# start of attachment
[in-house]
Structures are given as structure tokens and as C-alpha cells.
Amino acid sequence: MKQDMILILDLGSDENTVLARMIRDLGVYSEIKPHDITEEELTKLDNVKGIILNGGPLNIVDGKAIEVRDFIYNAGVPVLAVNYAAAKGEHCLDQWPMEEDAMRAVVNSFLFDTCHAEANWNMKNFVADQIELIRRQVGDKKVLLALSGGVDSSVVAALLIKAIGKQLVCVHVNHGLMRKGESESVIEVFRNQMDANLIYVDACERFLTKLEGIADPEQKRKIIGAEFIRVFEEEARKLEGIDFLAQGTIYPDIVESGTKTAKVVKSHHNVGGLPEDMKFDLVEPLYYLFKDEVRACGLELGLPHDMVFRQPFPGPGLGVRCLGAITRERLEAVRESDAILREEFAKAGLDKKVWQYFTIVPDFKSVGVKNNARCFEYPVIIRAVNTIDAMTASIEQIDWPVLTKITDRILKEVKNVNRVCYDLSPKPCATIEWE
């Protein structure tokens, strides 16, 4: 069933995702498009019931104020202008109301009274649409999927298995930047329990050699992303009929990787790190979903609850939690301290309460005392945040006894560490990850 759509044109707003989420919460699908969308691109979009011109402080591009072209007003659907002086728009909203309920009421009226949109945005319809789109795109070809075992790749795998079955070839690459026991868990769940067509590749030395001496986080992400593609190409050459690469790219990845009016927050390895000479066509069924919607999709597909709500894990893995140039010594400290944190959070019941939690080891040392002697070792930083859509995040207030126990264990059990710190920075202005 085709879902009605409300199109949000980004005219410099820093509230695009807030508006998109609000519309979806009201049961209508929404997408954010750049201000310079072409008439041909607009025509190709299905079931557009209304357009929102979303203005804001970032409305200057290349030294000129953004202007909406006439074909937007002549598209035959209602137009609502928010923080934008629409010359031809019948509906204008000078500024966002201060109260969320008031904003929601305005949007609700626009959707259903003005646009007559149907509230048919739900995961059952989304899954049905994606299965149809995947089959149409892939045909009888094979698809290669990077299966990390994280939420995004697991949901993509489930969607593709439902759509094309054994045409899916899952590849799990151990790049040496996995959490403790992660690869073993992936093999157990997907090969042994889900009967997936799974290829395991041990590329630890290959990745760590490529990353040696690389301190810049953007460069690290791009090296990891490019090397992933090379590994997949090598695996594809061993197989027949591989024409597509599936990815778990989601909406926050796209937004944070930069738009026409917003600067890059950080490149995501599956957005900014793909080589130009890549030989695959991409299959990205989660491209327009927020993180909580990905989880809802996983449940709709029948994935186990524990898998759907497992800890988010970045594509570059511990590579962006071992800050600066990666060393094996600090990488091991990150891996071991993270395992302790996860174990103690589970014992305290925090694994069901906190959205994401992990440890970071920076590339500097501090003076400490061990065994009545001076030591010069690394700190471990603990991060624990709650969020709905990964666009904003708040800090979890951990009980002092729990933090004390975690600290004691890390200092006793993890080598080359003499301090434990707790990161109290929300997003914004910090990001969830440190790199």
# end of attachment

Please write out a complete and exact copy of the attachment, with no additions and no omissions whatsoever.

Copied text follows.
[in-house]
Structures are given as structure tokens and as C-alpha cells.
Amino acid sequence: MKQDMILILDLGSDENTVLARMIRDLGVYSEIKPHDITEEELTKLDNVKGIILNGGPLNIVDGKAIEVRDFIYNAGVPVLAVNYAAAKGEHCLDQWPMEEDAMRAVVNSFLFDTCHAEANWNMKNFVADQIELIRRQVGDKKVLLALSGGVDSSVVAALLIKAIGKQLVCVHVNHGLMRKGESESVIEVFRNQMDANLIYVDACERFLTKLEGIADPEQKRKIIGAEFIRVFEEEARKLEGIDFLAQGTIYPDIVESGTKTAKVVKSHHNVGGLPEDMKFDLVEPLYYLFKDEVRACGLELGLPHDMVFRQPFPGPGLGVRCLGAITRERLEAVRESDAILREEFAKAGLDKKVWQYFTIVPDFKSVGVKNNARCFEYPVIIRAVNTIDAMTASIEQIDWPVLTKITDRILKEVKNVNRVCYDLSPKPCATIEWE
């Protein structure tokens, strides 16, 4: 069933995702498009019931104020202008109301009274649409999927298995930047329990050699992303009929990787790190979903609850939690301290309460005392945040006894560490990850 759509044109707003989420919460699908969308691109979009011109402080591009072209007003659907002086728009909203309920009421009226949109945005319809789109795109070809075992790749795998079955070839690459026991868990769940067509590749030395001496986080992400593609190409050459690469790219990845009016927050390895000479066509069924919607999709597909709500894990893995140039010594400290944190959070019941939690080891040392002697070792930083859509995040207030126990264990059990710190920075202005 085709879902009605409300199109949000980004005219410099820093509230695009807030508006998109609000519309979806009201049961209508929404997408954010750049201000310079072409008439041909607009025509190709299905079931557009209304357009929102979303203005804001970032409305200057290349030294000129953004202007909406006439074909937007002549598209035959209602137009609502928010923080934008629409010359031809019948509906204008000078500024966002201060109260969320008031904003929601305005949007609700626009959707259903003005646009007559149907509230048919739900995961059952989304899954049905994606299965149809995947089959149409892939045909009888094979698809290669990077299966990390994280939420995004697991949901993509489930969607593709439902759509094309054994045409899916899952590849799990151990790049040496996995959490403790992660690869073993992936093999157990997907090969042994889900009967997936799974290829395991041990590329630890290959990745760590490529990353040696690389301190810049953007460069690290791009090296990891490019090397992933090379590994997949090598695996594809061993197989027949591989024409597509599936990815778990989601909406926050796209937004944070930069738009026409917003600067890059950080490149995501599956957005900014793909080589130009890549030989695959991409299959990205989660491209327009927020993180909580990905989880809802996983449940709709029948994935186990524990898998759907497992800890988010970045594509570059511990590579962006071992800050600066990666060393094996600090990488091991990150891996071991993270395992302790996860174990103690589970014992305290925090694994069901906190959205994401992990440890970071920076590339500097501090003076400490061990065994009545001076030591010069690394700190471990603990991060624990709650969020709905990964666009904003708040800090979890951990009980002092729990933090004390975690600290004691890390200092006793993890080598080359003499301090434990707790990161109290929300997003914004910090990001969830440190790199």